When To Use ‘That’ And When To Use ‘Which’

When To Use ‘That’ And When To Use ‘Which’


Rule of thumb

If the part of the sentence after ‘which’ or ‘that’ gives specific, identifying information and removing it will change the meaning of the first part of the sentence, use ‘that’. In all other cases, use ‘which’.

Two sentences

The best way to explain the rule is to use an example. Look at these two sentences:

  1. Our office, which is in Cape Town, is eco-friendly.
  2. Our office that is in Cape Town is eco-friendly.

Which. In the first sentence, we have one office that is eco-friendly. It happens to be in Cape Town. The part of the sentence that says ‘which is in Cape Town’ is additional information. It’s called a non-restrictive clause. Because it doesn’t restrict the rest of the sentence, removing it won’t change the basic meaning of the sentence, which is that our only office is eco-friendly.

That. Changing ‘which’ to ‘that’ in the second sentence changes the meaning of the sentence. Now, we have more than one office. One of our offices is eco-friendly. To identify which one it is, I tell you that it’s the one in Cape Town that’s eco-friendly, implying that the other offices aren’t. The part of the sentence that says ‘that is in Cape Town’ is not additional information. It’s specific, identifying information. This specific, identifying information is called a restrictive clause. Because it restricts the rest of the sentence, removing this information would change the meaning of the sentence. You wouldn’t know to which office I’m referring.

Exercise 1

  1. A water leak has damaged our reception area that was redecorated in December.
  2. A water leak has damaged our reception area, which was redecorated in December.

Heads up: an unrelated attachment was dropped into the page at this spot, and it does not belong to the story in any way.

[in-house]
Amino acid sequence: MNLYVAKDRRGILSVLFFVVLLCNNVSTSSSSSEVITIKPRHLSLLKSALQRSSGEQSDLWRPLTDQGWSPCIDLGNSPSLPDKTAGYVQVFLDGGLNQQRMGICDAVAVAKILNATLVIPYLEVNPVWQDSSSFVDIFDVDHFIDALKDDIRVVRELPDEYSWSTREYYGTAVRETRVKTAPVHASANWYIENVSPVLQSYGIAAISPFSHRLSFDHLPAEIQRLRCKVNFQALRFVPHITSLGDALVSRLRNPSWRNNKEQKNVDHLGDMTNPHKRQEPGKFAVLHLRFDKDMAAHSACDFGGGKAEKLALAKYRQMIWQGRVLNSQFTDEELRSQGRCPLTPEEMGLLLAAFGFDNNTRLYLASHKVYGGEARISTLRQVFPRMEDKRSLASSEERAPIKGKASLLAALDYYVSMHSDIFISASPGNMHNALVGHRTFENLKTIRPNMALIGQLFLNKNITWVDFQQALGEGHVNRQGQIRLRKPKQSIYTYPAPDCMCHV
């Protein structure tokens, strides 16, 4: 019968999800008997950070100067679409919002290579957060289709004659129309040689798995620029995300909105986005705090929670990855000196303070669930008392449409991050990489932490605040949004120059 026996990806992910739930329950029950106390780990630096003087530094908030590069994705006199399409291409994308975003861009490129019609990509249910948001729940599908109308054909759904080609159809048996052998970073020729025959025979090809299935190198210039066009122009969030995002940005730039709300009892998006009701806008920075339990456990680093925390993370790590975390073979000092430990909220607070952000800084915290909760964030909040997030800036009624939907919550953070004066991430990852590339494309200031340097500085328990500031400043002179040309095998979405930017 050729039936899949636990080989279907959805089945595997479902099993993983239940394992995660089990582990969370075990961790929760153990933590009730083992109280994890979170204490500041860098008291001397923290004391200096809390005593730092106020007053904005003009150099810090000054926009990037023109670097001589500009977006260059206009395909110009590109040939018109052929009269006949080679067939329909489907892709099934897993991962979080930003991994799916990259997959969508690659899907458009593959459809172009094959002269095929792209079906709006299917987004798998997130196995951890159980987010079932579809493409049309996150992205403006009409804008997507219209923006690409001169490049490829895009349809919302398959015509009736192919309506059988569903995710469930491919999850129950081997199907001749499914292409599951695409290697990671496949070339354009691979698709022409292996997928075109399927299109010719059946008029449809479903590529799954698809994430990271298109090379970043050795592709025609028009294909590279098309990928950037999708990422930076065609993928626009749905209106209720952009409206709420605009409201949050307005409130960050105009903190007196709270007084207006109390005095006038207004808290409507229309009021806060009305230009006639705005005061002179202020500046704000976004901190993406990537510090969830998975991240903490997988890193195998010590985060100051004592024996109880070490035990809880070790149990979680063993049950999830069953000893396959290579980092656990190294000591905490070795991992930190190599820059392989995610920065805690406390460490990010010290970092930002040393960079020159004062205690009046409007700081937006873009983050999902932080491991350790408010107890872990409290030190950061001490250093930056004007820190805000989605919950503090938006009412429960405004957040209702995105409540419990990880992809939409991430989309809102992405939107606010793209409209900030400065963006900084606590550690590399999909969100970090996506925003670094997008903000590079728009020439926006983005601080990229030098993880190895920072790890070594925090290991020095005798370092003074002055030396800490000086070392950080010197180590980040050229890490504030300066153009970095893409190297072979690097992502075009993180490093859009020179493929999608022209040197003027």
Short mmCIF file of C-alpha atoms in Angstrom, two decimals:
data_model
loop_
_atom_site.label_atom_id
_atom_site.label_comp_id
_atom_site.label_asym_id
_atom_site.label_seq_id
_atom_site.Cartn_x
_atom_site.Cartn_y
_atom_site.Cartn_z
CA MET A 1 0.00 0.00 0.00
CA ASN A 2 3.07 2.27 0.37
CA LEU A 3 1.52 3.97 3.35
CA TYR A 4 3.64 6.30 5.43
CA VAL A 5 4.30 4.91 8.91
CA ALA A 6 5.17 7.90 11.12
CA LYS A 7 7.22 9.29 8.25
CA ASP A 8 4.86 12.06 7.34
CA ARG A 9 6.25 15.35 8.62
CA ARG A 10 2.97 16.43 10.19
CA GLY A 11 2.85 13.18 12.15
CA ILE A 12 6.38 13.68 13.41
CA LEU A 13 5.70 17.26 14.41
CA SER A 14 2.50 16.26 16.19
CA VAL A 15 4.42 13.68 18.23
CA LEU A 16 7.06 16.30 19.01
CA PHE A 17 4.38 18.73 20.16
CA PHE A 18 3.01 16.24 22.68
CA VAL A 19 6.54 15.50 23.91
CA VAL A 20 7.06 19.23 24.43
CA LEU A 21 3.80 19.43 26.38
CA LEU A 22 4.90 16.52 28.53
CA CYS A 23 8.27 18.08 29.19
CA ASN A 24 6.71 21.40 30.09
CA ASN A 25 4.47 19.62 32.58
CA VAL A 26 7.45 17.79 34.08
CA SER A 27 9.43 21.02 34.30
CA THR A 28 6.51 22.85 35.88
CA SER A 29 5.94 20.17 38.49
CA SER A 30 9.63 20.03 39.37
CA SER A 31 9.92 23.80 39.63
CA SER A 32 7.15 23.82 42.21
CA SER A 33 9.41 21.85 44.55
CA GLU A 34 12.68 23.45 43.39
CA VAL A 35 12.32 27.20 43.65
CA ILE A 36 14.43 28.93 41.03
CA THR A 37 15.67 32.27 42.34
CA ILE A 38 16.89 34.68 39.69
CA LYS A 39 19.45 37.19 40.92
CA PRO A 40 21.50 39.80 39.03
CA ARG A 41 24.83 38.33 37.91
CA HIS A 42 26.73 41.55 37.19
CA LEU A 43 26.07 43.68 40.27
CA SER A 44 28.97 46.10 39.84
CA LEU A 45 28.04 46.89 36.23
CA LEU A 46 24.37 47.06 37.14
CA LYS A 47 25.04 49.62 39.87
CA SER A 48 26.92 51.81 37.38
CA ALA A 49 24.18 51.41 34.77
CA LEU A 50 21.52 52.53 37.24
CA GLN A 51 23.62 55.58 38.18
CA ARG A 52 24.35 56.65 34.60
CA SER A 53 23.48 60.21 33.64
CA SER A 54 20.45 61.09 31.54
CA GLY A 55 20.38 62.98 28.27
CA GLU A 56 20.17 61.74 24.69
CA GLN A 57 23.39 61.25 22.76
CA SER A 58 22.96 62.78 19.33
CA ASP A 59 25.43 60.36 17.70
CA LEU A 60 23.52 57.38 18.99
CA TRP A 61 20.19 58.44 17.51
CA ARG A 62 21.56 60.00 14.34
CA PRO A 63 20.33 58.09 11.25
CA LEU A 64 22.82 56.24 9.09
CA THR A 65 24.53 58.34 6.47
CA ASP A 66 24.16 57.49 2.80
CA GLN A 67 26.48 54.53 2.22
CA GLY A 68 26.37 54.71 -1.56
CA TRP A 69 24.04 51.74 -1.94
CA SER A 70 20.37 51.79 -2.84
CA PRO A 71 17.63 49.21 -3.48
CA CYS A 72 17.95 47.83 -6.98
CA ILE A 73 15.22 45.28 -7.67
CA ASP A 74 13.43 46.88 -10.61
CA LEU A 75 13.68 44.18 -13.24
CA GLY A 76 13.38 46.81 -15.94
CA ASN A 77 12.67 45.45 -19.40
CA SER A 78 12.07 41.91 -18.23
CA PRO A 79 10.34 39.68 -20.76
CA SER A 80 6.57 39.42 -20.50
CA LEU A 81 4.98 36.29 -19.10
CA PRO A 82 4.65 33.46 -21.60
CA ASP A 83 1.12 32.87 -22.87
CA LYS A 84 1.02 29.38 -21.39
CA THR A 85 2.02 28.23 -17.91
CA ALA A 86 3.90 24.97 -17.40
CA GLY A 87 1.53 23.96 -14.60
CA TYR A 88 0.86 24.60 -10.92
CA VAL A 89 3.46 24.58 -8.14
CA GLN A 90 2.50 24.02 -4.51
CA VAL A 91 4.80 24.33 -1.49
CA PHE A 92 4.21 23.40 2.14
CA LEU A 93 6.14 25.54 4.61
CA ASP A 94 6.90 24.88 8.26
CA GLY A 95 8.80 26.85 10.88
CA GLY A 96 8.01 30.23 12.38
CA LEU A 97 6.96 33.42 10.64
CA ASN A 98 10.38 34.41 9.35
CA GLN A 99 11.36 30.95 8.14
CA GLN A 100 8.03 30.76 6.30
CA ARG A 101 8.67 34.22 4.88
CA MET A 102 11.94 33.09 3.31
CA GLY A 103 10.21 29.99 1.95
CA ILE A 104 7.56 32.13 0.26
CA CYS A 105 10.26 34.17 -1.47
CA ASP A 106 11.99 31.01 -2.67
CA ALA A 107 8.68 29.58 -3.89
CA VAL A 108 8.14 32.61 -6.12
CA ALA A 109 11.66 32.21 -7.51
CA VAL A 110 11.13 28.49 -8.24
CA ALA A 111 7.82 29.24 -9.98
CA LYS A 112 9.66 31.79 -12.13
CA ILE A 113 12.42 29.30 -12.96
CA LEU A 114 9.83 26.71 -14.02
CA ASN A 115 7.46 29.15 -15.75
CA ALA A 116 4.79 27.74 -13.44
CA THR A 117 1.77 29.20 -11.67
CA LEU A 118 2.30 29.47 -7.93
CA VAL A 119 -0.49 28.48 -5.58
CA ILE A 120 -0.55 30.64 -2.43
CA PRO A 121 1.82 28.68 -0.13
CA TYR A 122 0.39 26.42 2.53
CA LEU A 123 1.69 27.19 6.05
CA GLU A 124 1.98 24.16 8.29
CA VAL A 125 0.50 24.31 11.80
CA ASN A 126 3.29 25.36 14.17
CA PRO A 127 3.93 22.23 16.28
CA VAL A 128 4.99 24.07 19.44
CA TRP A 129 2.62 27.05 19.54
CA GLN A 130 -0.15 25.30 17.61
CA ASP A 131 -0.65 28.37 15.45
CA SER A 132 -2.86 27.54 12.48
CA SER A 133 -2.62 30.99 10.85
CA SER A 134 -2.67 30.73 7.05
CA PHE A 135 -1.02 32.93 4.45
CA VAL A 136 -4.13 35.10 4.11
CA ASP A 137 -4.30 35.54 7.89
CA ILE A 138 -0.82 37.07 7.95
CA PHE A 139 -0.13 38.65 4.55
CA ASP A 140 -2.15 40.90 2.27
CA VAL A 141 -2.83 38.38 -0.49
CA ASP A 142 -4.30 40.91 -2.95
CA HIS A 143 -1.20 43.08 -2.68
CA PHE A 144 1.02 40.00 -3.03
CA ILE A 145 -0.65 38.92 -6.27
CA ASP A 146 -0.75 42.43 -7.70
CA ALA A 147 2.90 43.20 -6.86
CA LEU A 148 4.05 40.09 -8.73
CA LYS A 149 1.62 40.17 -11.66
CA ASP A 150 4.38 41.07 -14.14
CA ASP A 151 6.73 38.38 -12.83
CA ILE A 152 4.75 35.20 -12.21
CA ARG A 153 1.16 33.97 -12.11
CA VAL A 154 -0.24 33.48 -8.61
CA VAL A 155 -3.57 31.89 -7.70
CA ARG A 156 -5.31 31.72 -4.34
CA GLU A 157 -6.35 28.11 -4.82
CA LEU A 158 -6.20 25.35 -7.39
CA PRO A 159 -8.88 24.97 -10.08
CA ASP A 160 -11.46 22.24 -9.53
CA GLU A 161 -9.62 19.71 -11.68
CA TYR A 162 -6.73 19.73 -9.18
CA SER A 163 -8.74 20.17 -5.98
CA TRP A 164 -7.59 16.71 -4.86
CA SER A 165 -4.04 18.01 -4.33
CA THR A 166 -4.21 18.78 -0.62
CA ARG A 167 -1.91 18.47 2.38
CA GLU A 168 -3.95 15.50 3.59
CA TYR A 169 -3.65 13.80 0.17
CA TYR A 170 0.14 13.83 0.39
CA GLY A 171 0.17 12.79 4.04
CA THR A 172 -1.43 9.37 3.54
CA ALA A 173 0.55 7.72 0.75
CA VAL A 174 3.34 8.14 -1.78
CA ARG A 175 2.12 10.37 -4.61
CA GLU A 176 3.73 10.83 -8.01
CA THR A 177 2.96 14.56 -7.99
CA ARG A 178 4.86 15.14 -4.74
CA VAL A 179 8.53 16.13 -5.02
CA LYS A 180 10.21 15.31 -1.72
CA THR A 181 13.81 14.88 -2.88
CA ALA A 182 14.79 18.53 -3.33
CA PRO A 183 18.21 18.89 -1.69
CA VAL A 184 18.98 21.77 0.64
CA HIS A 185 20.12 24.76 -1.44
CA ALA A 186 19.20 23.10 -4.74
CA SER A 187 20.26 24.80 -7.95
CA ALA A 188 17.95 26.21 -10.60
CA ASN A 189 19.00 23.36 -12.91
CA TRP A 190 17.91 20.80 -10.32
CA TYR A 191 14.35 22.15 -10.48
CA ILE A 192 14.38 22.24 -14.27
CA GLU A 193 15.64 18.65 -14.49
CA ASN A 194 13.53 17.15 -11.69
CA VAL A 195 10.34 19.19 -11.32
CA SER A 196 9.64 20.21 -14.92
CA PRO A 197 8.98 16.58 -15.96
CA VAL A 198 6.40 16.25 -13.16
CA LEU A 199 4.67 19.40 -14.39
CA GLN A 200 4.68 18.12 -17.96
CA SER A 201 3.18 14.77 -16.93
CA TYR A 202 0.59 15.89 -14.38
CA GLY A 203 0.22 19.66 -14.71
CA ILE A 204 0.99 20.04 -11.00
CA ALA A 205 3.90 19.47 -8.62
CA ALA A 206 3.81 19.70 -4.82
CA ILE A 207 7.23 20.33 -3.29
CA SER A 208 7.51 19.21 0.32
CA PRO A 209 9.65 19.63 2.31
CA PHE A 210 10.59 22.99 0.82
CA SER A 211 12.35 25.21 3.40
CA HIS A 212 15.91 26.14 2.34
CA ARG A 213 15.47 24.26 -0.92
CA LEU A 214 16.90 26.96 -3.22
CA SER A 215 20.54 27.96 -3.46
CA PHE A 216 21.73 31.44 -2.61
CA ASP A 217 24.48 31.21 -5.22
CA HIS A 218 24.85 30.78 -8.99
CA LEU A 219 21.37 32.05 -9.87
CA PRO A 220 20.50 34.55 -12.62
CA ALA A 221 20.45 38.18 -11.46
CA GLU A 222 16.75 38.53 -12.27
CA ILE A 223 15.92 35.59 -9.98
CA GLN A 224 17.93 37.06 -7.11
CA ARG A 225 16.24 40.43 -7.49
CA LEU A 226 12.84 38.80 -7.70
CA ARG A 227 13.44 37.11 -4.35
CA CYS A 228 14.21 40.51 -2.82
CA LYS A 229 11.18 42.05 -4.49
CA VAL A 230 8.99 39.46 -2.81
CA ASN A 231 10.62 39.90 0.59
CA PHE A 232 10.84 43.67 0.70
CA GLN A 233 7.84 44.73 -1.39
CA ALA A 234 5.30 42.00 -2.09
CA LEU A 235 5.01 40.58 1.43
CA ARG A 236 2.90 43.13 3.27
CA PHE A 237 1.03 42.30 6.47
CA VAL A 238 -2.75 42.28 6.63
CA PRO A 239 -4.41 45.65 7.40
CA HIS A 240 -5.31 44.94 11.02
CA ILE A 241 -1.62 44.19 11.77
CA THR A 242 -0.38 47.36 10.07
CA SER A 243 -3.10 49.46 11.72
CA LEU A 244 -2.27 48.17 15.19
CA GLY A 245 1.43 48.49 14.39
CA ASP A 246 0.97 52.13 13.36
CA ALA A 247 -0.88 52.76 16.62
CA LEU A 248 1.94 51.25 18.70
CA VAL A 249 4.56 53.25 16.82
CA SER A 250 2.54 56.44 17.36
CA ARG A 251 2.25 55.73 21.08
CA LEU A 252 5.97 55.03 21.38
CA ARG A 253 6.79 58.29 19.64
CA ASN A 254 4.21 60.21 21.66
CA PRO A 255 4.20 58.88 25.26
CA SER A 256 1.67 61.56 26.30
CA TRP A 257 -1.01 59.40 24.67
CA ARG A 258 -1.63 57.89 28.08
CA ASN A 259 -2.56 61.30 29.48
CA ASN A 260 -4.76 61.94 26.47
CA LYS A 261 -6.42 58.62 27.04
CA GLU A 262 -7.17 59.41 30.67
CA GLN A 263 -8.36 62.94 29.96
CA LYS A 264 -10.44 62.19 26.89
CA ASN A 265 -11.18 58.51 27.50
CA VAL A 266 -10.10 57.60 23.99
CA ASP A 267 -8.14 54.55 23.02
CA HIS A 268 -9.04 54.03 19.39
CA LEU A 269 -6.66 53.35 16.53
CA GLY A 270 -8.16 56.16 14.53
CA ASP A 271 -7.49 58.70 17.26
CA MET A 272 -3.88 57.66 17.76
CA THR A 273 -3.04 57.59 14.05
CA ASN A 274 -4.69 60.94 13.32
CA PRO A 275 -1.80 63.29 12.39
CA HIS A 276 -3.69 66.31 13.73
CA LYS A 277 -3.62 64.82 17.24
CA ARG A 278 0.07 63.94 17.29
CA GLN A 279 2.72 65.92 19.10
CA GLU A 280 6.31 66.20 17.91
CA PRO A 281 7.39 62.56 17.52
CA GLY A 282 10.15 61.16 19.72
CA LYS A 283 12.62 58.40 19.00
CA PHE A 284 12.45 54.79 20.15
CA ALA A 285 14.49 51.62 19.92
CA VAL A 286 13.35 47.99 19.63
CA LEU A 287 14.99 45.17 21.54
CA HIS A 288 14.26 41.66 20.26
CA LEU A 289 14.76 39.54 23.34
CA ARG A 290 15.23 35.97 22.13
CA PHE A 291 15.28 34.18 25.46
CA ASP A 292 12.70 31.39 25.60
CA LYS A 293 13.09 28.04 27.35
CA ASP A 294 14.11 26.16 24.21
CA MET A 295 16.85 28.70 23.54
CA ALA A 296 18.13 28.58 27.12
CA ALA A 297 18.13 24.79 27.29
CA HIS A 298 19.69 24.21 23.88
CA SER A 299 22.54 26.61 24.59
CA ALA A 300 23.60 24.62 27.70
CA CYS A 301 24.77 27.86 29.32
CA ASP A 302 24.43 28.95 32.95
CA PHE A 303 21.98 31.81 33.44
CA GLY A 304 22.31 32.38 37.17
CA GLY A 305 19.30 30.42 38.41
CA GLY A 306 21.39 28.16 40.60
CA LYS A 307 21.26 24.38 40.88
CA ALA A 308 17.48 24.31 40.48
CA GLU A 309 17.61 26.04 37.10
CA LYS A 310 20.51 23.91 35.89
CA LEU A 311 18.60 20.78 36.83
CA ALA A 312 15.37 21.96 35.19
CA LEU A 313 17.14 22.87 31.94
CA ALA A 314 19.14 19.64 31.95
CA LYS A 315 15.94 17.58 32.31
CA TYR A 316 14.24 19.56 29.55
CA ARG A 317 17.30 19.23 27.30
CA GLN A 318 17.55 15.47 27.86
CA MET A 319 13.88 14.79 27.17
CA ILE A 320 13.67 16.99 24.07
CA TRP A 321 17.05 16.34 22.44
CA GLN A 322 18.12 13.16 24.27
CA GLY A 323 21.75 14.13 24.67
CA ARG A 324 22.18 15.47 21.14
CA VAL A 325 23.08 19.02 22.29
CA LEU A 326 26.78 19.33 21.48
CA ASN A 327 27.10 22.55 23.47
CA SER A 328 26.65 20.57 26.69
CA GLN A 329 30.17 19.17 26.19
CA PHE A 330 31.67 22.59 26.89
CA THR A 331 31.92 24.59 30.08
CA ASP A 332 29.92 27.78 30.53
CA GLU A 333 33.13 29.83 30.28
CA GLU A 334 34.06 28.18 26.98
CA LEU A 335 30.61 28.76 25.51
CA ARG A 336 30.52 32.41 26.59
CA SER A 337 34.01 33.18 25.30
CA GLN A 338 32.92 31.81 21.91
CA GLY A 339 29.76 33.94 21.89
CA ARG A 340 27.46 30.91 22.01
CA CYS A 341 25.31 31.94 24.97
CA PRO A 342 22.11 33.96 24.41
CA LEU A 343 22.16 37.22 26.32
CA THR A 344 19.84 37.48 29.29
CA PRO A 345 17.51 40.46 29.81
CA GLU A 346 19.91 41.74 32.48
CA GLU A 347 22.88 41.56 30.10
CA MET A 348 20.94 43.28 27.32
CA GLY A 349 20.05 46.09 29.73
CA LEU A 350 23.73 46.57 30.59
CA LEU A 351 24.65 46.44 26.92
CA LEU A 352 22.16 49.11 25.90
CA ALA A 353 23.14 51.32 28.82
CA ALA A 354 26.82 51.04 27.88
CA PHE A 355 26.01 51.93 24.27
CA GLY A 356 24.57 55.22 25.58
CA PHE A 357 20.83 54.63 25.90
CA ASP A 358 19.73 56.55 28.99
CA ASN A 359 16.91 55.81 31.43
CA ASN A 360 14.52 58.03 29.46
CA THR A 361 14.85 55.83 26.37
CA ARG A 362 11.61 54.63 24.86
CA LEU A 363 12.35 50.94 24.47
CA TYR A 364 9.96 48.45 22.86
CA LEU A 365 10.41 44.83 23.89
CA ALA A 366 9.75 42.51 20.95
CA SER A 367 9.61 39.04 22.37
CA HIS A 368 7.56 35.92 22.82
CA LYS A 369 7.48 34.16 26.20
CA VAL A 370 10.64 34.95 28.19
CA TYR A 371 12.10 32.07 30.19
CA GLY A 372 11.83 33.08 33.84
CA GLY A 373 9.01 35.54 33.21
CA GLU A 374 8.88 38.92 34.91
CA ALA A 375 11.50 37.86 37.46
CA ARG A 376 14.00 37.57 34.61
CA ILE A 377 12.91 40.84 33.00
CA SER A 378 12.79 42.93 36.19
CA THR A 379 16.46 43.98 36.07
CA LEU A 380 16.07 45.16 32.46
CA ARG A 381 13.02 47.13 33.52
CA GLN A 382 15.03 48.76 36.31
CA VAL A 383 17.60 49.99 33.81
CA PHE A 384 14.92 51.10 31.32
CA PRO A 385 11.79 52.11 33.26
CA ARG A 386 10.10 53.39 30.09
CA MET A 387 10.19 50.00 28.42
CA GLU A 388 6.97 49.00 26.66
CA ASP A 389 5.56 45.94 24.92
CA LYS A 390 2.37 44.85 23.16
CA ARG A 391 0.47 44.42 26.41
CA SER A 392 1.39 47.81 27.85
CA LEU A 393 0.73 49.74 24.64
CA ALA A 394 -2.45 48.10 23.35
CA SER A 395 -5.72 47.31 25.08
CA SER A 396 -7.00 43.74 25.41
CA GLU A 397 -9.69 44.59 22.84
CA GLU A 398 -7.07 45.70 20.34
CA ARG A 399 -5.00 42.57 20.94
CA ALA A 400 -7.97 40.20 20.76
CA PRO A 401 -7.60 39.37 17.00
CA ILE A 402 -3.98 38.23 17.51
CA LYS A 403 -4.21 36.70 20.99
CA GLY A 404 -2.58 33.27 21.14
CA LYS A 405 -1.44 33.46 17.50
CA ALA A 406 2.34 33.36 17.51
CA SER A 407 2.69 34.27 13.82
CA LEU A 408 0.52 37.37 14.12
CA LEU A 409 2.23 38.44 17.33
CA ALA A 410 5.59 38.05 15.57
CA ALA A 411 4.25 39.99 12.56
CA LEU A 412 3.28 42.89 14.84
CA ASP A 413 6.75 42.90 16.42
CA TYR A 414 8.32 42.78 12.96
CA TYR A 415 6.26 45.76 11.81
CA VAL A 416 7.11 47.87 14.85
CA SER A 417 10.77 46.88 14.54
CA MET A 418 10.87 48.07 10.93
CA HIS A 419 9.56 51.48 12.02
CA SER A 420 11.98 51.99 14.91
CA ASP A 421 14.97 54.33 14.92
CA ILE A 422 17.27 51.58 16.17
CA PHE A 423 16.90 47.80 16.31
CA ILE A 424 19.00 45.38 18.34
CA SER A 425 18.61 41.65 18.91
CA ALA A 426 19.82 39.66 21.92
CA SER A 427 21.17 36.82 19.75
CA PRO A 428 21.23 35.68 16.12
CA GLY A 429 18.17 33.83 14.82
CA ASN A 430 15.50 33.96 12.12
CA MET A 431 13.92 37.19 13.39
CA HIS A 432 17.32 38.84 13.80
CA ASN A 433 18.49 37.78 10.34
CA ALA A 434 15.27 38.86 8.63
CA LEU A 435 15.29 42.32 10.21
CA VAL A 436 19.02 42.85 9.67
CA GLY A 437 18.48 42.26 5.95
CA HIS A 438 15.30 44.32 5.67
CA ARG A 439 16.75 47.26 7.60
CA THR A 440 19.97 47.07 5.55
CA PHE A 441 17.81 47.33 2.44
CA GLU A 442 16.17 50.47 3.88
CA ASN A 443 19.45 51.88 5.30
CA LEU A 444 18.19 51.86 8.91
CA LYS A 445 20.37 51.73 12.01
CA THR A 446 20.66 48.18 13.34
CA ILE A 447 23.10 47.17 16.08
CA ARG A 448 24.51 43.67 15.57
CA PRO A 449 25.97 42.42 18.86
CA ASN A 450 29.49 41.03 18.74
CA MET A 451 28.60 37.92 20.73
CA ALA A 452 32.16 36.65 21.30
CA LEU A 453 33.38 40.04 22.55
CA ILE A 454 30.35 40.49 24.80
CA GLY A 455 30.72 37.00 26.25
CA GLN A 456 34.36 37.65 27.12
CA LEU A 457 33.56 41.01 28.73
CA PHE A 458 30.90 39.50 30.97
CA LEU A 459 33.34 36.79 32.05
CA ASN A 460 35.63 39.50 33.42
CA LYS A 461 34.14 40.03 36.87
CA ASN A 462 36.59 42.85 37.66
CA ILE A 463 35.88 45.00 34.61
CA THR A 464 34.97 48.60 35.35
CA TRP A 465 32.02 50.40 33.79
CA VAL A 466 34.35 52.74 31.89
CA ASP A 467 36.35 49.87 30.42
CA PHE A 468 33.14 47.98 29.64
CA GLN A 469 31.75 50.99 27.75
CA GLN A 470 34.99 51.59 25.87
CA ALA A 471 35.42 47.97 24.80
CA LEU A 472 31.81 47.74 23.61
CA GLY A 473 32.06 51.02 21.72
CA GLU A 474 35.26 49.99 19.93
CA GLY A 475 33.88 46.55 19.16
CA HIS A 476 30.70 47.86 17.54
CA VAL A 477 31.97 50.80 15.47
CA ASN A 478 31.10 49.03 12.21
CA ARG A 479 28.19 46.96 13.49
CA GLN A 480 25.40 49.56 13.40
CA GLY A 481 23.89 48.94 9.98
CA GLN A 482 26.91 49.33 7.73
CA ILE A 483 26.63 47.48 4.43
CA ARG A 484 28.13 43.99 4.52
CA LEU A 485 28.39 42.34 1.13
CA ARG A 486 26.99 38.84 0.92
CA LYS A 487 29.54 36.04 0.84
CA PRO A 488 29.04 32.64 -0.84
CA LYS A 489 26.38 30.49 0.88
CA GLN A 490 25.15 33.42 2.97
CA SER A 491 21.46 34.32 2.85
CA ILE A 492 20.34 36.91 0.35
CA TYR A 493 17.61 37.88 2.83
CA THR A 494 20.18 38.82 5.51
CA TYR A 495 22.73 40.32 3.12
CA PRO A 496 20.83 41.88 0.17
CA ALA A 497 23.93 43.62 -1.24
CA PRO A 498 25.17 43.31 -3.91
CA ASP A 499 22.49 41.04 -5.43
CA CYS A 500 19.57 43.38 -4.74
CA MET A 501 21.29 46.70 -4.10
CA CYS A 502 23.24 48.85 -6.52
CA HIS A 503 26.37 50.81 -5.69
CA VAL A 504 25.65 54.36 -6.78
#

The correct answer: sentence 2. There is only one reception area, so there is no need to use ‘that’ as a restrictive clause to identify which reception area is being discussed.

Exercise 2

  1. The company that haggled over its contract with our company the most is now our biggest client.
  2. The company, which haggled over its contract with our company the most, is now our biggest client.

The correct answer: sentence 1. The words ‘the most’ tell you that there are other clients that have also haggled over the contract. The restrictive clause beginning with ‘that’ provides specific, identifying information, so that you know which client is being discussed.

Punctuating all this

When you use a non-restrictive clause with the word ‘which’, you set that part of the sentence off between commas, like this:

The contract, (comma) which states that late delivery will be fined, (comma) will be signed today.

When you use a restrictive clause with the word ‘that’, you don’t need any commas:

The contract that states that late delivery will be fined will be signed today.

Good luck!

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This article has 8 comments

  1. Victory Crayne

    I suggest using ‘That’ in all cases. English is a
    language that is evolving and many common folks
    who use it use ‘that’ in all cases. They don’t
    care about “restrictive” or “non-restrictive”
    clauses. Heck, they don’t even know what a clause
    is. At least use ‘that’ in dialogue, unless the
    speaker is a teacher or English or a professor.
    Those poor people are stuck in the old ways of doing things.

    Victory Crayne, writer

    At 08:51 AM 5/11/2015, you wrote:

  2. Peter Chabanowich

    Thank you for this post – very instructive, clearly described and cogent.

  3. shantanu

    Thank you. This was very useful information. Keep bringing some more alike. 🙂

  4. Rosalia

    Thanks so informative

  5. Stan Carey

    There’s no grammatical basis for this rule. It’s a style preference, observed by some writers and editors but not by others. ‘Which’ can be restrictive too, and often is, and indeed has been so in fine writing for centuries. It’s the comma that does the real work here. I’ve written about this in greater detail here: http://stancarey.wordpress.com/2011/10/18/that-which-is-restrictive/

  6. D N Prahlad

    A wonderful compact lovely lesson. Similar ones are welcome. can v/s may will provide a lot of fodder.

  7. R Fowler

    I would say “Our Cape Town office is eco-friendly”. This implies there is more than one and does more with less words than suggested. Just a thought!

  8. Peter Chabanowich

    …and that which we must not contemplate. . .

Comments are now closed.